The Town of Charlotte, VT

Sympathy is extended to family, friends and community members as two of Charlotte’s historically prominent agriculturalists, Theresa L. Knowles and Harry R. Varney, passed away recently.

Theresa was 90 years old. She and her husband, Francis, who predeceased her, began farming in Chittenden County in South Burlington. They later operated Charlotte’s Knowles Farm on Ferry Road with their son Dale. He and his wife, Vanessa, survive her. They ask that those wishing to make donations in her honor consider giving either to Bayada Hospice Care in South Burlington or to Our Lady of Mount Carmel Church in Charlotte.

Harry Varney was 88. The Varney Farm is part of the agricultural landscape in the Champlain Valley on the western side of Route 7 in Charlotte. Following completion of a master’s degree in agricultural economics at Purdue, Harry and his wife, Catherine, moved here and dairy farmed for 26 years. He also served as a lister and a selectman. He was a member of the Masonic Lodge in town for 62 years. His surviving family includes his son, Robert, and Robert’s wife, Donna, as well as his daughter, Dorothy, and her husband, Jeff Hill. In lieu of flowers, the family would prefer donations in his honor to a Parkinson’s Disease research charity of the donor’s choice.

Regional Bite
Have you noticed any changes to the Burlington Free Press recently? Is there less local news and are some of the local stories on the trite side, glorifying seemingly insignificant incidents rather than meaningful issues? How many movie reviews, actor profiles and musical reviews are required to fill needed space in a printed daily paper? While significant news sources such as the New York Times go into excruciating detail at times, at least they give the reader an in-depth study of the subject by a reporter and not a canned article that fills space in a newspaper network that seems to be going downhill.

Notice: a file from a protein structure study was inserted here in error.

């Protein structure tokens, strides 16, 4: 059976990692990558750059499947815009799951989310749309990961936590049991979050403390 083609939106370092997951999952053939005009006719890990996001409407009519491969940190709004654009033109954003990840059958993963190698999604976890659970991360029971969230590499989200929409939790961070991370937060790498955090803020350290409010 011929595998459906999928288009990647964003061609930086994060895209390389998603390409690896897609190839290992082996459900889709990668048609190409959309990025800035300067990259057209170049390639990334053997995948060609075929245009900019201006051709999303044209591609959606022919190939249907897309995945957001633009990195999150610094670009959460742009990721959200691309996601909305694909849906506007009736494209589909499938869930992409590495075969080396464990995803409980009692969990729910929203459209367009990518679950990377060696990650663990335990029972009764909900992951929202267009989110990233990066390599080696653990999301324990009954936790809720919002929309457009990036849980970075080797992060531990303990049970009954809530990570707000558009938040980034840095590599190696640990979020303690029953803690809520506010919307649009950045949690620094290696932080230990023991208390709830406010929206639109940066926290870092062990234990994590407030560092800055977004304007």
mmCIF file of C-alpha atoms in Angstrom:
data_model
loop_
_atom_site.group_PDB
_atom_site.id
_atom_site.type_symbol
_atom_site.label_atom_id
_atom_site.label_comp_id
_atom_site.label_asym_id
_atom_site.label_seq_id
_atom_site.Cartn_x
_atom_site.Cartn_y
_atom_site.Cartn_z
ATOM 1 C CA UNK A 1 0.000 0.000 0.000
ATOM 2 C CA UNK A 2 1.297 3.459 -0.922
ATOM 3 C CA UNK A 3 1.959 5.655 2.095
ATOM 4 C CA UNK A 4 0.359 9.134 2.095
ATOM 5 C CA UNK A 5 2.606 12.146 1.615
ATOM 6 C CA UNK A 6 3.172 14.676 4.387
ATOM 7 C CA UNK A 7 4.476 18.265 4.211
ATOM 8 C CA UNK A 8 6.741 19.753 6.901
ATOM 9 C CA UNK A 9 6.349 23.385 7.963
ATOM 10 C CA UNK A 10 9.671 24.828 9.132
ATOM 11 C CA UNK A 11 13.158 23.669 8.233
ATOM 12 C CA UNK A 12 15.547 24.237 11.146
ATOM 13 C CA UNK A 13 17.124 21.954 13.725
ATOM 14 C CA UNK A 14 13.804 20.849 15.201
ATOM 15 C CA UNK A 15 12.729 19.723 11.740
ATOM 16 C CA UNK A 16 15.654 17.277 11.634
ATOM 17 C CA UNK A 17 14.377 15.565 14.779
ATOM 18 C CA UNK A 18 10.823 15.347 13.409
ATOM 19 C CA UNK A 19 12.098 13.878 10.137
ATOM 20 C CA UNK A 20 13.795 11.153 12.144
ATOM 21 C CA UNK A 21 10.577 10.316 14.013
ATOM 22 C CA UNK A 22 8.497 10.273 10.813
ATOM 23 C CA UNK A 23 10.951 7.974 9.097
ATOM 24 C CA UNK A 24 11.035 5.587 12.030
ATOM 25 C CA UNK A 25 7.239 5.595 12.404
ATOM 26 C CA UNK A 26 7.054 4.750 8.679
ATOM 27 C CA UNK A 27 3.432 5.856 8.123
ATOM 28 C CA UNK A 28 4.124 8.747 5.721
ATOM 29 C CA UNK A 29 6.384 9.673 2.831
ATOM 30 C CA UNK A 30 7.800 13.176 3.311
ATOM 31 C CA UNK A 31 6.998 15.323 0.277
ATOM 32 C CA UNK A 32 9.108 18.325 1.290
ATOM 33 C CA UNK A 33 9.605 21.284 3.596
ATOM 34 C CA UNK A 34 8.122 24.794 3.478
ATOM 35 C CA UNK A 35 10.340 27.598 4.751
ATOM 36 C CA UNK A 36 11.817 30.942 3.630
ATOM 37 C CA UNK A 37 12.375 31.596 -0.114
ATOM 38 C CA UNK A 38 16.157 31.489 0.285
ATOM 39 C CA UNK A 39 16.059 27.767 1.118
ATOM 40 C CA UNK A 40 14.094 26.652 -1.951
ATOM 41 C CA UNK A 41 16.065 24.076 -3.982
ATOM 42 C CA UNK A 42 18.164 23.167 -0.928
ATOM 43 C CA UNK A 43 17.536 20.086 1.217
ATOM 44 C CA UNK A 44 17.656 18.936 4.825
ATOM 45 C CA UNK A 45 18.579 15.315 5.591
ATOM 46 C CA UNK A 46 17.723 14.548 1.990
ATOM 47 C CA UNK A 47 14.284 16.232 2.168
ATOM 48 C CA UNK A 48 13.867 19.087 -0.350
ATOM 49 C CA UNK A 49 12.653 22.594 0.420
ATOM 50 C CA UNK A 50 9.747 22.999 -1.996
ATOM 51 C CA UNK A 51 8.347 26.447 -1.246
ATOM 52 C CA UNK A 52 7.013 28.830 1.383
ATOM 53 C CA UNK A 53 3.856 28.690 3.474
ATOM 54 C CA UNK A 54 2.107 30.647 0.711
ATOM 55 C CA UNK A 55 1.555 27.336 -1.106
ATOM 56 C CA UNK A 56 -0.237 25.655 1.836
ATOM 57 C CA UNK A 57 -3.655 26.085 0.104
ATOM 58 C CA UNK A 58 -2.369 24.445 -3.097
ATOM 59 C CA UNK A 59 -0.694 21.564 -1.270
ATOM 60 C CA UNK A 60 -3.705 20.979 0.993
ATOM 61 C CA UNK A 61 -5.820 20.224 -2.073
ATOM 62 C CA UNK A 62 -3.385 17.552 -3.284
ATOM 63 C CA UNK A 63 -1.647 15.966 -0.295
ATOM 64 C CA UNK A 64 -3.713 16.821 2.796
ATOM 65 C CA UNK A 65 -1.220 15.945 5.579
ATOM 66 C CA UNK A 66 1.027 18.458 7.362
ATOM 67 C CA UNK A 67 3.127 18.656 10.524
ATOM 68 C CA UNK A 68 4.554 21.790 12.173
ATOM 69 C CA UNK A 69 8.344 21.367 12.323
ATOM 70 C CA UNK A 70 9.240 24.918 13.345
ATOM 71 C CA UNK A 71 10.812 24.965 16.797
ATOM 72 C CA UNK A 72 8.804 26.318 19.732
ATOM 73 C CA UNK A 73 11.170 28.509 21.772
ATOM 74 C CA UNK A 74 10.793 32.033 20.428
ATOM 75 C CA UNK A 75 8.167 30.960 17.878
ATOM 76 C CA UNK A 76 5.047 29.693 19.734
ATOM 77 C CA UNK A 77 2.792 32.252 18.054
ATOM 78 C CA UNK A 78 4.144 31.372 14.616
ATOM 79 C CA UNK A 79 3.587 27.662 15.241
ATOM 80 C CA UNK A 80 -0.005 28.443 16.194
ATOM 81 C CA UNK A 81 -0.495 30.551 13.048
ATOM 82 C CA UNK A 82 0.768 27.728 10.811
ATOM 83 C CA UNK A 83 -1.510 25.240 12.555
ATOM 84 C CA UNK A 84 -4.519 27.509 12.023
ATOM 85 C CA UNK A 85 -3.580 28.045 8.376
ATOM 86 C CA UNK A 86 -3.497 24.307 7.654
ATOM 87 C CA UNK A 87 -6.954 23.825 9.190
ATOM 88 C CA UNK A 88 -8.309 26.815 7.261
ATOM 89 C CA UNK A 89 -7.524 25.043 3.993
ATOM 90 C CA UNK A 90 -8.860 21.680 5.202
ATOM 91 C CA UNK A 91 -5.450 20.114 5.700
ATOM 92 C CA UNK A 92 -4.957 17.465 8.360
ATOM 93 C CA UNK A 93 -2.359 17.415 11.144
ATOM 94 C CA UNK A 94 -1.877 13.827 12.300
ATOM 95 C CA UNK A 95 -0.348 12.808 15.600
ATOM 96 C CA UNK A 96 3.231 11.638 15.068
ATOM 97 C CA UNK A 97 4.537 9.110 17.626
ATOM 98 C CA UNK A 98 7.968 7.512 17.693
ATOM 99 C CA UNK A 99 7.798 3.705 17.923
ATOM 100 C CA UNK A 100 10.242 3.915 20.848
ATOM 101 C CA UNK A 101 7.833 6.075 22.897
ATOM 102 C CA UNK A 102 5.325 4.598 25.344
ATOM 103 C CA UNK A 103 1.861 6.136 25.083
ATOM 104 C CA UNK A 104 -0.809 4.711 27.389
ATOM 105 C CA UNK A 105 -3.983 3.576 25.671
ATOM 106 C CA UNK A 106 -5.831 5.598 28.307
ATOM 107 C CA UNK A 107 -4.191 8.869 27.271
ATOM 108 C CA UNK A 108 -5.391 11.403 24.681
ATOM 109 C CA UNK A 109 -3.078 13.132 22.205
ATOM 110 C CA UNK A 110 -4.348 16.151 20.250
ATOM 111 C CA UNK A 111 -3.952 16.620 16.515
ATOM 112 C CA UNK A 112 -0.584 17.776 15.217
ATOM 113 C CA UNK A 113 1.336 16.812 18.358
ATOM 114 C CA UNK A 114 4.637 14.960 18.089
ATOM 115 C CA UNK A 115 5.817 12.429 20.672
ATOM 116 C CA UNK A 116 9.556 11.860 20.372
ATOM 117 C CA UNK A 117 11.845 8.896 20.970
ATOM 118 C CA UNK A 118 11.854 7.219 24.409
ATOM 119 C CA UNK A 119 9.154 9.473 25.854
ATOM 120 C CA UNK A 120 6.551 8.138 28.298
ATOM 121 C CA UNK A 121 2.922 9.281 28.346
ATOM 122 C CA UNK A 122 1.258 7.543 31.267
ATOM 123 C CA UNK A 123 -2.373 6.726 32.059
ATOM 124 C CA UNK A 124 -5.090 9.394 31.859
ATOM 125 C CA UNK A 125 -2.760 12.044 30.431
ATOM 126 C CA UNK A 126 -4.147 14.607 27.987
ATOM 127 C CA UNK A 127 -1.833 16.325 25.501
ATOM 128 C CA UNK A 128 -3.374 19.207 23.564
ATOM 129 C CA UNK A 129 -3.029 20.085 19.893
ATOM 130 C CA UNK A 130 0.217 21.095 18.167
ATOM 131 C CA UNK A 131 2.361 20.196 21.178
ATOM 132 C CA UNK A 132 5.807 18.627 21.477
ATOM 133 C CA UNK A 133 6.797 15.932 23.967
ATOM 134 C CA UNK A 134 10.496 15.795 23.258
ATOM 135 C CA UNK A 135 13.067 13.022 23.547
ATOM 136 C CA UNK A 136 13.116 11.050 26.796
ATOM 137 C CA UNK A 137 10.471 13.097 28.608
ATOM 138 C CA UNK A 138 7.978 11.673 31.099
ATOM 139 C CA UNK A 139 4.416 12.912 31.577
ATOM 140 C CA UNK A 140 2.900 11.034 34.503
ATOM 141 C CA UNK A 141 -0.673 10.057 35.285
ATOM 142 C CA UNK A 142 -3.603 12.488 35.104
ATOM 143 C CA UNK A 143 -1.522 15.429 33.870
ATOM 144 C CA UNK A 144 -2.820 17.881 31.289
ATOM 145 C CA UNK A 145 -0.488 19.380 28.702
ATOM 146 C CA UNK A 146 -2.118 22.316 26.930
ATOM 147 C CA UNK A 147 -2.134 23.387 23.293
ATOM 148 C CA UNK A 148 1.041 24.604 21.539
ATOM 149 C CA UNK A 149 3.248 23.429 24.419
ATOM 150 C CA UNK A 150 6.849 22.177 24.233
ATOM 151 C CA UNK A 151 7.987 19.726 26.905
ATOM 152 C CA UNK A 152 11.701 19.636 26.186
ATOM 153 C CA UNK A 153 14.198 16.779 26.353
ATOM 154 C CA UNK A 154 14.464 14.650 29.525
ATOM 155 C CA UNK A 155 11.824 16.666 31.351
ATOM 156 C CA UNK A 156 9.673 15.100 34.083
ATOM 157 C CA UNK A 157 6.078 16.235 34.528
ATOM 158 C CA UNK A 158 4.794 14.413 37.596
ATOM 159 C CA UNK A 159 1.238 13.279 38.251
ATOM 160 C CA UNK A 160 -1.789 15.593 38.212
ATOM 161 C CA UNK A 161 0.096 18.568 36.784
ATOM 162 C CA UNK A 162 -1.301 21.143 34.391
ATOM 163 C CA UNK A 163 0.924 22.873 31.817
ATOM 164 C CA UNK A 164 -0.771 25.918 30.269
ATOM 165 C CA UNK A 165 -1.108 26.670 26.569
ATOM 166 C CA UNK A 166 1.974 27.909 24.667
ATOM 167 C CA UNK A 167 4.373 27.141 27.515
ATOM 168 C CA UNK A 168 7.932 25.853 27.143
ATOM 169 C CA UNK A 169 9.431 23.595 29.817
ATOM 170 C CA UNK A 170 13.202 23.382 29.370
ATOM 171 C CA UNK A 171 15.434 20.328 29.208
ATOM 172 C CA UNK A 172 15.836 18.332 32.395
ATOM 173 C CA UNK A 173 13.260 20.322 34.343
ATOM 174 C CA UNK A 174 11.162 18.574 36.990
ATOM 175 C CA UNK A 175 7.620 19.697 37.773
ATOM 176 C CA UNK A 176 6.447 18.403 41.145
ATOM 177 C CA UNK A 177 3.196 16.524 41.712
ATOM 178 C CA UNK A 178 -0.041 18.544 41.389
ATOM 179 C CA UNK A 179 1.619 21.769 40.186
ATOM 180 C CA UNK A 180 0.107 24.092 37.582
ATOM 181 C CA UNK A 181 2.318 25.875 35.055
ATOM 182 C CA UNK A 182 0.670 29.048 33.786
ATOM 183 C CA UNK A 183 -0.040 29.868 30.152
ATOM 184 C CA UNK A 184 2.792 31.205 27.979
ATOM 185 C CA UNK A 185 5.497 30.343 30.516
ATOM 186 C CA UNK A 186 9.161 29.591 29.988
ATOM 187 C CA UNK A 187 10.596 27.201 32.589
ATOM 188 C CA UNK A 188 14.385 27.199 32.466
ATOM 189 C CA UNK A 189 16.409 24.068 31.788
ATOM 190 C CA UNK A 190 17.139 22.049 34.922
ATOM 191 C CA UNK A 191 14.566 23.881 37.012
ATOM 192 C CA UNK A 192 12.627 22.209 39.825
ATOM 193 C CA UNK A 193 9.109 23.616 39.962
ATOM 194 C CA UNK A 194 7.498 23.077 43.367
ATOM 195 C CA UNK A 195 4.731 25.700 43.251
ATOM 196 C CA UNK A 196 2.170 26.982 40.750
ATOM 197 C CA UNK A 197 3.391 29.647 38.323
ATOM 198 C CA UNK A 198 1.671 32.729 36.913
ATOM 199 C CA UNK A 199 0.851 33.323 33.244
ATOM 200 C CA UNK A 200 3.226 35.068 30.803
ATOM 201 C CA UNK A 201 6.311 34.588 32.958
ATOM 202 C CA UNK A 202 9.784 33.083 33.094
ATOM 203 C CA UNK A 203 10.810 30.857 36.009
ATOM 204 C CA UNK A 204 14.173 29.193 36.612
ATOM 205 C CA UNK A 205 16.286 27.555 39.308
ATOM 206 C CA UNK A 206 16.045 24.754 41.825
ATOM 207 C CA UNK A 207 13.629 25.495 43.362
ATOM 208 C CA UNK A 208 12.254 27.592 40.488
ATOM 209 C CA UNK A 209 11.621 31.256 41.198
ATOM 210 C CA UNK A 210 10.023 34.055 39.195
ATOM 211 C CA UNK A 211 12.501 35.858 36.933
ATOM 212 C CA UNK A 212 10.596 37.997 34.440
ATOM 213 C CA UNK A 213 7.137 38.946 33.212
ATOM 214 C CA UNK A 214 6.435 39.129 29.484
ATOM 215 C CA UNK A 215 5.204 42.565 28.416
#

Gannett’s website from January 14 asks in its opening sentence, “Is the end of Gannett, as we know it, at hand?” If so, what will that mean for a readership of an area like Chittenden County that is used to getting its daily dose of news from the Free Press? The answer may be generated by social media—more tweets, twitters, blogs and thoughts increasingly coming from machines rather than people. Chris Bohjalian and Debbie Solomon, both respected writers, are two who no longer have columns in the Free Press. I am showing my age, but I remember the same thing happening to the New York Post in the 1960s when it turned from a thought-provoking news source into a tabloid compliments of Rupert Murdoch.

As a journalist, I find the decline to be disconcerting, and I, too, wonder whether the word “journalism” will remain in our vocabulary.